MIAMI — The 49ers lost 31-20 to the Chiefs in Super Bowl LIV. Here are the 49ers’ grades.
GAROPPOLO: D. He had an opportunity to prove he’s not a game manager, an opportunity to lead a game-winning fourth-quarter drive in the Super Bowl and put himself in the conversation with Joe Montana and Steve Young. But Garoppolo failed. With the game on the line, he overthrew a deep pass to Emmanuel Sanders, who was open. Overthrew him by a cool five yards. Garoppolo finished with two picks and a 69.2 quarterback rating. He may become an elite quarterback one day, but he has a long way to go.
RUNNING BACKS: A. Jeff Wilson Jr. made a 20-yard catch, Kyle Juszczyk caught a touchdown pass and Raheem Mostert and Tevin Coleman combined to rush 17 times for 86 yards — 5.1 yards per carry. Mostert also scored a touchdown. These three should have touched the ball much more than they did.
WIDE RECEIVERS: A. Deebo Samuel had 39 receiving yards and 53 rushing yards — a new record for a wide receiver in a Super Bowl. Kendrick Bourne also caught a 26-yard pass on third down, and Emmanuel Sanders might have caught a deep touchdown pass on third down to win the game, but Garoppolo overthrew him.
TIGHT ENDS: B. George Kittle made a beautiful deep catch at the end of the first half, but the officials flagged him for offensive pass interference. He finished with four catches for 36 yards.
OFFENSIVE LINE: A-MINUS. They blocked well in the run game and gave up only one sack, but Joe Staley committed a crucial false start in the second — an uncharacteristic mistake for a player of his experience and quality.
DEFENSIVE LINE: A-MINUS. They controlled the game for 54 minutes. The pass rush generated consistent pressure, flushed Patrick Mahomes out of the pocket and destroyed the continuity of the Chiefs’ passing game, until the defense got tired. Then the pass rush disappeared, and Nick Bosa gave up a 38-yard touchdown run to Damien Williams.
LINEBACKERS: A. Fred Warner intercepted Mahomes and recorded seven tackles. Warner rose to the occasion. Kwon Alexander did not — he recorded only one tackle. Will the 49ers bring Alexander back next season? He’s expensive, and Dre Greenlaw might be better than him.
DEFENSIVE BACKS: C. They played well until the final six minutes of the game. Then they gave up a long catch to Tyreek Hill. Backup safety Tarvarius Moore also committed a pass interference penalty in the end zone which led to a touchdown. And Richard Sherman got burned in man to man coverage by Sammy Watkins for a 38-yard catch. Two weeks ago, Packers wide receiver Davante Adams did the same thing to Sherman, but people overlooked that play because the 49ers won. The Chiefs didn’t overlook it. They attacked Sherman, whose legs are gone. The 49ers should draft a corner in the first round of the draft this year.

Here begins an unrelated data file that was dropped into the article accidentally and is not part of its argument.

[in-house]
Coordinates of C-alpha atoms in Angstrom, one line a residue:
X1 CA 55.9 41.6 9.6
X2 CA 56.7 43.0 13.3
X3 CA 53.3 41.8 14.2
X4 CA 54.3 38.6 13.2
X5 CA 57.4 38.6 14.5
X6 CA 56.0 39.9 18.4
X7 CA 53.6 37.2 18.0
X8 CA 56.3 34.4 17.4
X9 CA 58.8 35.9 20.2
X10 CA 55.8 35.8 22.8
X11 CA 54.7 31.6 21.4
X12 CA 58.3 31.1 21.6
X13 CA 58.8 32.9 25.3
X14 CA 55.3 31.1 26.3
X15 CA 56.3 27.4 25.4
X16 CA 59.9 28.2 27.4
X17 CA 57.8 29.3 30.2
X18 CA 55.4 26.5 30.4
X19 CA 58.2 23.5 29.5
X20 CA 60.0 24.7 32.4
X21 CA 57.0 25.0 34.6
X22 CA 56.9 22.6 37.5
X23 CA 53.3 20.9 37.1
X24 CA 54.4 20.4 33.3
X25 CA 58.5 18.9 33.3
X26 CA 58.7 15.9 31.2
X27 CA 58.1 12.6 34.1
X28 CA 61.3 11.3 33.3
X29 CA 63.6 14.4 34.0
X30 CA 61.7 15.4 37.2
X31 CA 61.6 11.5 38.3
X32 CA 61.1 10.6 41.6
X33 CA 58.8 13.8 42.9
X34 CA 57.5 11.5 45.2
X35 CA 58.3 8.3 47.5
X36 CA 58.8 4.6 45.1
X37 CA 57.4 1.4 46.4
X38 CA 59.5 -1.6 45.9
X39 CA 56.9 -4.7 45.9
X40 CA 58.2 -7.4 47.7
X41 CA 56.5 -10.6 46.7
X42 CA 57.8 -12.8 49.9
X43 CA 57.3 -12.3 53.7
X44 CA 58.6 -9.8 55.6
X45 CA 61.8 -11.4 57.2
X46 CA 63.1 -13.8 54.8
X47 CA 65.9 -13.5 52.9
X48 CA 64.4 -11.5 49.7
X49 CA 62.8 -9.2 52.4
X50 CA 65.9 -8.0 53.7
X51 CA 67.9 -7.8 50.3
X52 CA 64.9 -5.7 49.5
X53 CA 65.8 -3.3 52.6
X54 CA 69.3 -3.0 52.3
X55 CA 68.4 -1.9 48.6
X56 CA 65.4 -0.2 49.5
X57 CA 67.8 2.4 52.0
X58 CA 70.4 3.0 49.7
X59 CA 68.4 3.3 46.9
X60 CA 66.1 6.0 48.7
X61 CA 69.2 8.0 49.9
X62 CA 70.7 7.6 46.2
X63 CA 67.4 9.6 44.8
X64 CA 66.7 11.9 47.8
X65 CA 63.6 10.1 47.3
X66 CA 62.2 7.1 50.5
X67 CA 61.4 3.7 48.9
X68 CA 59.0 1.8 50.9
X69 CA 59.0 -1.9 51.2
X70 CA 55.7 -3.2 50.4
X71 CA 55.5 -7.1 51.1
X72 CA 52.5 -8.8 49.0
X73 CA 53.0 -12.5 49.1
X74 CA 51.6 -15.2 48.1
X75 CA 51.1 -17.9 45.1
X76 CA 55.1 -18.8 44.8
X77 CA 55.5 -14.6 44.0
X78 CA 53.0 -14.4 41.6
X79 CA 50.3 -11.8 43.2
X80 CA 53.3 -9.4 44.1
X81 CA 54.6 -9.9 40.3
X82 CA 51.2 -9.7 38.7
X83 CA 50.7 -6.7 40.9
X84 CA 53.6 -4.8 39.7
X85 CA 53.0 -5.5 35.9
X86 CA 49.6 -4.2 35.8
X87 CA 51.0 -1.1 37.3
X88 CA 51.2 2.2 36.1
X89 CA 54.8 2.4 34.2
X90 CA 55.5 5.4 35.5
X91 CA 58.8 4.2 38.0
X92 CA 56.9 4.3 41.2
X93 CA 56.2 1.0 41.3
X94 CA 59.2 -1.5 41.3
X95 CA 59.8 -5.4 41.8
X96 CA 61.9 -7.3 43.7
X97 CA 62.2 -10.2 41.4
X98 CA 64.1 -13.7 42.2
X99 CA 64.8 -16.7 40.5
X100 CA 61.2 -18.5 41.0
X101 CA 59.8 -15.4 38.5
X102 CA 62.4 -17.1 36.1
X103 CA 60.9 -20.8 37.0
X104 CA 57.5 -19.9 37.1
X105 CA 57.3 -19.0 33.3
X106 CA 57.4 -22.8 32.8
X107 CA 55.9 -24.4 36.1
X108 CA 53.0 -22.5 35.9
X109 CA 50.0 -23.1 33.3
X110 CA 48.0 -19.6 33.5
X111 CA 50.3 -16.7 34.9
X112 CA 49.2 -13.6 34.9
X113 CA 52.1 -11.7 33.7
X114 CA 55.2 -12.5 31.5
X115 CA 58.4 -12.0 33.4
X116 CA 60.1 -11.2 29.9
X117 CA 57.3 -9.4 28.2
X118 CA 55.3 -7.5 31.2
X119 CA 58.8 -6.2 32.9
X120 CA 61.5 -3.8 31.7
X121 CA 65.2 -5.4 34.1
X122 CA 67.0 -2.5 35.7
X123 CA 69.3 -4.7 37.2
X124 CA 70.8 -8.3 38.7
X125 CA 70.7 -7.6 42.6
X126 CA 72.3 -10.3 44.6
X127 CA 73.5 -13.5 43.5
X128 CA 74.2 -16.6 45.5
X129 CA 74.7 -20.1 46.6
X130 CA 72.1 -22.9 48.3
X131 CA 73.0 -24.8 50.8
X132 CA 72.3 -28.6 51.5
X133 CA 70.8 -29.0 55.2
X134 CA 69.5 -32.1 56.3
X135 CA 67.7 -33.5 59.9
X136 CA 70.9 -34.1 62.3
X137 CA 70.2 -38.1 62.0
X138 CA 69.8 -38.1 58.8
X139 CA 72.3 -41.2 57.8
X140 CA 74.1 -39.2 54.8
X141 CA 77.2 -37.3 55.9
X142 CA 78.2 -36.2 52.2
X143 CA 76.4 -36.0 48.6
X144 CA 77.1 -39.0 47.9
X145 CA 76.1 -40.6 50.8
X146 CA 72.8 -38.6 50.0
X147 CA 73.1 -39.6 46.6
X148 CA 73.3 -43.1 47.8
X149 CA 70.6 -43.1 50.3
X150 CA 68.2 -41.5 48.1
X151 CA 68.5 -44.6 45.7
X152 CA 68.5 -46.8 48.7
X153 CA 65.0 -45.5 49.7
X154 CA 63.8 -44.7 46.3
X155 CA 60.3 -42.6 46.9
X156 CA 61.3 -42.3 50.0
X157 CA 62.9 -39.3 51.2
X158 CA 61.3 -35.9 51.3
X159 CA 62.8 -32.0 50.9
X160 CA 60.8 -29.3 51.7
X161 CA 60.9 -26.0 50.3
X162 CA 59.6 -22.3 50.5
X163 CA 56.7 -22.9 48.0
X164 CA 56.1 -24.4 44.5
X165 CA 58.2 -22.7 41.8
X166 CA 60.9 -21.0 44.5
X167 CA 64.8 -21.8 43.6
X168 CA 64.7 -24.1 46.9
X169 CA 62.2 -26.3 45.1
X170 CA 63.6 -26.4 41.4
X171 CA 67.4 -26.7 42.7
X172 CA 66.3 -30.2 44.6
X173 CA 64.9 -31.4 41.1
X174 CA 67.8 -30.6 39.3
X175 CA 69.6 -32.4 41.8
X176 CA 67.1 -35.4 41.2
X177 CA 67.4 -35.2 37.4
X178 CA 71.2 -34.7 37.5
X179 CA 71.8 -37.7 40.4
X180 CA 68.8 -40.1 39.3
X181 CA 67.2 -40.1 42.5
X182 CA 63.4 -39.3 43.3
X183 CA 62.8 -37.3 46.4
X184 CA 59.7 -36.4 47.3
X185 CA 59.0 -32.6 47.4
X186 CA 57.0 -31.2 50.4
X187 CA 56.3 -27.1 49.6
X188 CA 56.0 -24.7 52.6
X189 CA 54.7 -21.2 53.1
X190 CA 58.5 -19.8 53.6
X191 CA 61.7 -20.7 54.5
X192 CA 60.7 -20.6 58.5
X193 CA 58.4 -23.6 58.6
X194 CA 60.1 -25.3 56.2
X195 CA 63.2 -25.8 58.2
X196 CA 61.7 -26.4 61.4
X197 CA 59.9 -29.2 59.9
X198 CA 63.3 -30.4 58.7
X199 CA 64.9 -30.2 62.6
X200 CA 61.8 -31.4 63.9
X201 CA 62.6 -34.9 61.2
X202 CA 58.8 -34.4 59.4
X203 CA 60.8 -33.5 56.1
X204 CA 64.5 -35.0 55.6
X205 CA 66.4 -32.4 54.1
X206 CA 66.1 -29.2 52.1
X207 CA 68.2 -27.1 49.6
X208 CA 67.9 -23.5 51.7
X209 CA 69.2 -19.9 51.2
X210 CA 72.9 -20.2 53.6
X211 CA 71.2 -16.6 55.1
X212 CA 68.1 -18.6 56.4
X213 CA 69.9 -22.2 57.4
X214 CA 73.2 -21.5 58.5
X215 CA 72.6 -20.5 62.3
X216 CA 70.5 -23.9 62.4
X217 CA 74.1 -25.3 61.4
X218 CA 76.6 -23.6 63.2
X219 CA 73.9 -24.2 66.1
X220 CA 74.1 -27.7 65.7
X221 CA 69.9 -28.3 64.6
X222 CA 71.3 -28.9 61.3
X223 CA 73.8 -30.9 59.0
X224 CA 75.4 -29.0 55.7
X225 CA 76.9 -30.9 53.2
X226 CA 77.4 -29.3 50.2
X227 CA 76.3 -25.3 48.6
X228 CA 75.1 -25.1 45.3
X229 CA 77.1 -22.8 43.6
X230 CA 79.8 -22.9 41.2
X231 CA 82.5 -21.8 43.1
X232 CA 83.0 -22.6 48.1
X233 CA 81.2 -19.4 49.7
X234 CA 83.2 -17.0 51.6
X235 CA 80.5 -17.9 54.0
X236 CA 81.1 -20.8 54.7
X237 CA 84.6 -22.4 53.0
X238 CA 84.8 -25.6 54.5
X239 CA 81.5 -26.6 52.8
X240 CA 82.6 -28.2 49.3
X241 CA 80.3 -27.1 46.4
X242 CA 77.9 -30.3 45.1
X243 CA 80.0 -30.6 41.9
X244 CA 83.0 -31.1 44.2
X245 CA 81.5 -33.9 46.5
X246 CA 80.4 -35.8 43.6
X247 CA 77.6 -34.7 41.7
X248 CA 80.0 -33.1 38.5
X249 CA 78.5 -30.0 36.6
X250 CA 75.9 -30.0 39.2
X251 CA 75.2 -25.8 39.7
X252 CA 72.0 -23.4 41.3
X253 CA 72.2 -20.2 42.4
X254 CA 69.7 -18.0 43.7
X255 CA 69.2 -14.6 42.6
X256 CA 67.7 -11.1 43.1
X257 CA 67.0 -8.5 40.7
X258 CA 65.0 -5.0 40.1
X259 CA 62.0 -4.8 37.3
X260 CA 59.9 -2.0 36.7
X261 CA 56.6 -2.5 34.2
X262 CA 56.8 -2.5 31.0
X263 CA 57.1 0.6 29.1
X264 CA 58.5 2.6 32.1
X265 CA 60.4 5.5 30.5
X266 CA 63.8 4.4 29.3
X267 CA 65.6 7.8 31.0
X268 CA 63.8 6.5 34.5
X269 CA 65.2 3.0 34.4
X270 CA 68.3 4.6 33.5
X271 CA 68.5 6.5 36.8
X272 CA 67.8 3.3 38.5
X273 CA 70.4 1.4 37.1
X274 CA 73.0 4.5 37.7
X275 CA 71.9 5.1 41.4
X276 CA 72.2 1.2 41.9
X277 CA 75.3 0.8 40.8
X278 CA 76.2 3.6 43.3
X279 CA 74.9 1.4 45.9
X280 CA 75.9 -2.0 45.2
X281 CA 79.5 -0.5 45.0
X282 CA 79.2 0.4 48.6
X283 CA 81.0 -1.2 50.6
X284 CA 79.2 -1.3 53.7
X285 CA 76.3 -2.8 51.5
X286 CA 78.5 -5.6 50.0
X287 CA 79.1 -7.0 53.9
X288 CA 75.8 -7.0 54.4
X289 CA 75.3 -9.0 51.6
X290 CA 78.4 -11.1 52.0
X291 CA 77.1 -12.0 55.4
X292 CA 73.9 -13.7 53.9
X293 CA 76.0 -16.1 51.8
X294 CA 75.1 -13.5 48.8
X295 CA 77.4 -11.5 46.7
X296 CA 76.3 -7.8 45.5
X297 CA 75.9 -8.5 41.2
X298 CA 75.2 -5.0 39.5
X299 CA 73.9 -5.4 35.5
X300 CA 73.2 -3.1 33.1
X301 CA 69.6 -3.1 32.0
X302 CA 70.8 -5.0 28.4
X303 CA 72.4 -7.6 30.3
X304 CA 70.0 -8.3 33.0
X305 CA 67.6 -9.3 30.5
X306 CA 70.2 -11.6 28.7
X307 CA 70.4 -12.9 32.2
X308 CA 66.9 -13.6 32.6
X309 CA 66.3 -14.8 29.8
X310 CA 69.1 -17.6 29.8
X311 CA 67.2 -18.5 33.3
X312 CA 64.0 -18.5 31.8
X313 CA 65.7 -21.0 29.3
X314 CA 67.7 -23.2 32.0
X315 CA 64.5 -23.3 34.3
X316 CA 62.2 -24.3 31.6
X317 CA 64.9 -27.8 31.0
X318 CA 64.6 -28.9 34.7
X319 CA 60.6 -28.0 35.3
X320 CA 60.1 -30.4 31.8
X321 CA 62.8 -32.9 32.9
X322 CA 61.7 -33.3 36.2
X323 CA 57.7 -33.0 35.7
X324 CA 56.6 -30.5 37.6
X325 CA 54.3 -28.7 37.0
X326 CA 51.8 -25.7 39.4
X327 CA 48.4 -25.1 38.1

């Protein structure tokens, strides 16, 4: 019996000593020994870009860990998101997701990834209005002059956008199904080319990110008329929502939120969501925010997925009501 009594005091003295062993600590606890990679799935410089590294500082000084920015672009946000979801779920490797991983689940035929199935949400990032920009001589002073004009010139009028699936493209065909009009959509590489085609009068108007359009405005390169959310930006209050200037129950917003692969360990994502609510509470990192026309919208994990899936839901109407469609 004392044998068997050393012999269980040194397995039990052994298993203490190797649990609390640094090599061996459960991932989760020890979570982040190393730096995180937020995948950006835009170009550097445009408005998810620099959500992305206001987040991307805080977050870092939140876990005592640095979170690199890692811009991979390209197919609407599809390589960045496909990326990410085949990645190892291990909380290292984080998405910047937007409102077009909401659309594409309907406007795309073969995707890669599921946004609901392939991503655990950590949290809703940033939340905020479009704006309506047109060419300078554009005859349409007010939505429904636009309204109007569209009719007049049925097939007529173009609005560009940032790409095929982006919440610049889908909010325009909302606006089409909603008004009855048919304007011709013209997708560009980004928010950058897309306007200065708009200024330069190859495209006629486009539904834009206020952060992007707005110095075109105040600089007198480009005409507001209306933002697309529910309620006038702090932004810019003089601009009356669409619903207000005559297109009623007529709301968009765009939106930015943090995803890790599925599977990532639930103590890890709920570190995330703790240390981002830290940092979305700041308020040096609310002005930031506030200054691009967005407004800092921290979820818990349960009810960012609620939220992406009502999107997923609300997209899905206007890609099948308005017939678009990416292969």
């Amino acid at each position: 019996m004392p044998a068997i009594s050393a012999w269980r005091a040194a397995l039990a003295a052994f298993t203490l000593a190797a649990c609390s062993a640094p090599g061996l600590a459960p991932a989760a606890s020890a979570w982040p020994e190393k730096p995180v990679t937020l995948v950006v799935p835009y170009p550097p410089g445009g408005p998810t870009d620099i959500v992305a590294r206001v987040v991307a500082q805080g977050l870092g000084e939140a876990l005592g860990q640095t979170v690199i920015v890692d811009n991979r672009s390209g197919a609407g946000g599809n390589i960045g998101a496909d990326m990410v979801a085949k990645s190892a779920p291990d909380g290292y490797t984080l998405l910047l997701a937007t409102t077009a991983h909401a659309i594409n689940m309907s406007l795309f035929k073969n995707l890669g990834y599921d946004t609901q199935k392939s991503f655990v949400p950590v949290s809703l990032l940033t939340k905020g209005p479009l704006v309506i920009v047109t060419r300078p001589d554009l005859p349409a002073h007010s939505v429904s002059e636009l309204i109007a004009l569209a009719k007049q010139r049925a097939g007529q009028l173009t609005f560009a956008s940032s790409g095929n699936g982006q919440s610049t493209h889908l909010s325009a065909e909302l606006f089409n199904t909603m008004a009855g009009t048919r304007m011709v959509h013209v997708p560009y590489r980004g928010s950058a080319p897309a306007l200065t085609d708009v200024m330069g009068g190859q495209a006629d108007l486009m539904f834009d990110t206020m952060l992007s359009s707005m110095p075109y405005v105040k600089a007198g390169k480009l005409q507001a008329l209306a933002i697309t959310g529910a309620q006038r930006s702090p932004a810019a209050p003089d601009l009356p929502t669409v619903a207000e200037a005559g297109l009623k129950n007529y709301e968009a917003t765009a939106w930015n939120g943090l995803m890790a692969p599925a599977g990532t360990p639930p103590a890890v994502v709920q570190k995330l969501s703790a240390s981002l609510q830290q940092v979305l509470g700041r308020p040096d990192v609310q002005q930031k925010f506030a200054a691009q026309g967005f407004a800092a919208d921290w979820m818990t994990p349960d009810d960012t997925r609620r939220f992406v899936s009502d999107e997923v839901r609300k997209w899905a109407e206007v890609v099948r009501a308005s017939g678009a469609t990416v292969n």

SPECIAL TEAMS: C. Richie James Jr. fumbled a punt and spent the rest of the game trying to make up his mistake. He kept running kickoffs out of the end zone for minimal gains. He did not rise to the occasion. Robbie Gould did, though. He made both of his field-goal attempts.
COACHES: D. Robert Saleh’s defense played historically well for the first three-and-a-half quarters until it got tired. That’s when it started giving up big plays. Saleh should not have asked Sherman to cover Watkins man to man, because Sherman is a pure zone corner who doesn’t run well enough to cover wide receivers man to man anymore. But this loss falls on the head coach, Kyle Shanahan. He evolved and improved this season, and yet he still can’t manage the clock in big games. Only three teams in NFL history ever have lost a Super Bowl when leading by 10 points in the fourth quarter, and Shanahan called the offensive plays for two of them. He’s beginning to seem like a high-level loser — someone who beats the competition all season until he finally beats himself. He is his own nemesis. These two Super Bowl collapses will define him until he wins a championship. Cruel, but that’s life.